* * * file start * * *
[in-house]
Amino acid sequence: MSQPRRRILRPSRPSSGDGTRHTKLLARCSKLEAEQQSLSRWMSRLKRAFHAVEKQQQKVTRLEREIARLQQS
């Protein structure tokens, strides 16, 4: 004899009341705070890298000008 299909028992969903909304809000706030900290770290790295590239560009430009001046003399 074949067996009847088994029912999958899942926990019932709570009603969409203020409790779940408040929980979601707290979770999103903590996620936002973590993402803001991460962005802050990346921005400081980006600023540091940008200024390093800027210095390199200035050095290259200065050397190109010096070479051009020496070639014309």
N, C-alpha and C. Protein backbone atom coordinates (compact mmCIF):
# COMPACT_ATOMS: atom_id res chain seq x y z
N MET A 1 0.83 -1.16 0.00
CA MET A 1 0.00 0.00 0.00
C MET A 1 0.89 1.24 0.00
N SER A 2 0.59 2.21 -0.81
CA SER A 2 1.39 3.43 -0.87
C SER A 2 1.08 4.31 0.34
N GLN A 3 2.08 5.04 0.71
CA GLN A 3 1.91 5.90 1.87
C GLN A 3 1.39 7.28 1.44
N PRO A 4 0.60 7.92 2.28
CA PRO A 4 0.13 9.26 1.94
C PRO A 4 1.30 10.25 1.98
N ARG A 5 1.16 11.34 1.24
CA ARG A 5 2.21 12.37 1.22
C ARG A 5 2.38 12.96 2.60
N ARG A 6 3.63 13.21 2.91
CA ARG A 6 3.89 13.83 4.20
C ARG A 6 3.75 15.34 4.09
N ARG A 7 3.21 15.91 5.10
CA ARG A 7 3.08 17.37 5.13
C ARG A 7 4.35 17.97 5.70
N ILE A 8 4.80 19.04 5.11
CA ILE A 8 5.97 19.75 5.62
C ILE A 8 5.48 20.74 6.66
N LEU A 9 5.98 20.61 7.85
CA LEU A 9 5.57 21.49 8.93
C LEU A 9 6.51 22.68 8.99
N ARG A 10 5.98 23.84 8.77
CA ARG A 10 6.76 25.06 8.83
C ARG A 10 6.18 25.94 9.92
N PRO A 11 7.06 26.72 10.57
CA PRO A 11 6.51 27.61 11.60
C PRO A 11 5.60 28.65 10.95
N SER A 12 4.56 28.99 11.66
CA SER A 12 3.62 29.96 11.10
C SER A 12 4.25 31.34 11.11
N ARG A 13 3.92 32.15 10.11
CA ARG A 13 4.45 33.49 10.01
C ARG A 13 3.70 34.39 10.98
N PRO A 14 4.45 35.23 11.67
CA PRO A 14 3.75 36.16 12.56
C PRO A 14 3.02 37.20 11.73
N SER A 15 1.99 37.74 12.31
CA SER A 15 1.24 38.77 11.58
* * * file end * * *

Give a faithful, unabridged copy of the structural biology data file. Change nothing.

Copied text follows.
[in-house]
Amino acid sequence: MSQPRRRILRPSRPSSGDGTRHTKLLARCSKLEAEQQSLSRWMSRLKRAFHAVEKQQQKVTRLEREIARLQQS
């Protein structure tokens, strides 16, 4: 004899009341705070890298000008 299909028992969903909304809000706030900290770290790295590239560009430009001046003399 074949067996009847088994029912999958899942926990019932709570009603969409203020409790779940408040929980979601707290979770999103903590996620936002973590993402803001991460962005802050990346921005400081980006600023540091940008200024390093800027210095390199200035050095290259200065050397190109010096070479051009020496070639014309």
N, C-alpha and C. Protein backbone atom coordinates (compact mmCIF):
# COMPACT_ATOMS: atom_id res chain seq x y z
N MET A 1 0.83 -1.16 0.00
CA MET A 1 0.00 0.00 0.00
C MET A 1 0.89 1.24 0.00
N SER A 2 0.59 2.21 -0.81
CA SER A 2 1.39 3.43 -0.87
C SER A 2 1.08 4.31 0.34
N GLN A 3 2.08 5.04 0.71
CA GLN A 3 1.91 5.90 1.87
C GLN A 3 1.39 7.28 1.44
N PRO A 4 0.60 7.92 2.28
CA PRO A 4 0.13 9.26 1.94
C PRO A 4 1.30 10.25 1.98
N ARG A 5 1.16 11.34 1.24
CA ARG A 5 2.21 12.37 1.22
C ARG A 5 2.38 12.96 2.60
N ARG A 6 3.63 13.21 2.91
CA ARG A 6 3.89 13.83 4.20
C ARG A 6 3.75 15.34 4.09
N ARG A 7 3.21 15.91 5.10
CA ARG A 7 3.08 17.37 5.13
C ARG A 7 4.35 17.97 5.70
N ILE A 8 4.80 19.04 5.11
CA ILE A 8 5.97 19.75 5.62
C ILE A 8 5.48 20.74 6.66
N LEU A 9 5.98 20.61 7.85
CA LEU A 9 5.57 21.49 8.93
C LEU A 9 6.51 22.68 8.99
N ARG A 10 5.98 23.84 8.77
CA ARG A 10 6.76 25.06 8.83
C ARG A 10 6.18 25.94 9.92
N PRO A 11 7.06 26.72 10.57
CA PRO A 11 6.51 27.61 11.60
C PRO A 11 5.60 28.65 10.95
N SER A 12 4.56 28.99 11.66
CA SER A 12 3.62 29.96 11.10
C SER A 12 4.25 31.34 11.11
N ARG A 13 3.92 32.15 10.11
CA ARG A 13 4.45 33.49 10.01
C ARG A 13 3.70 34.39 10.98
N PRO A 14 4.45 35.23 11.67
CA PRO A 14 3.75 36.16 12.56
C PRO A 14 3.02 37.20 11.73
N SER A 15 1.99 37.74 12.31
CA SER A 15 1.24 38.77 11.58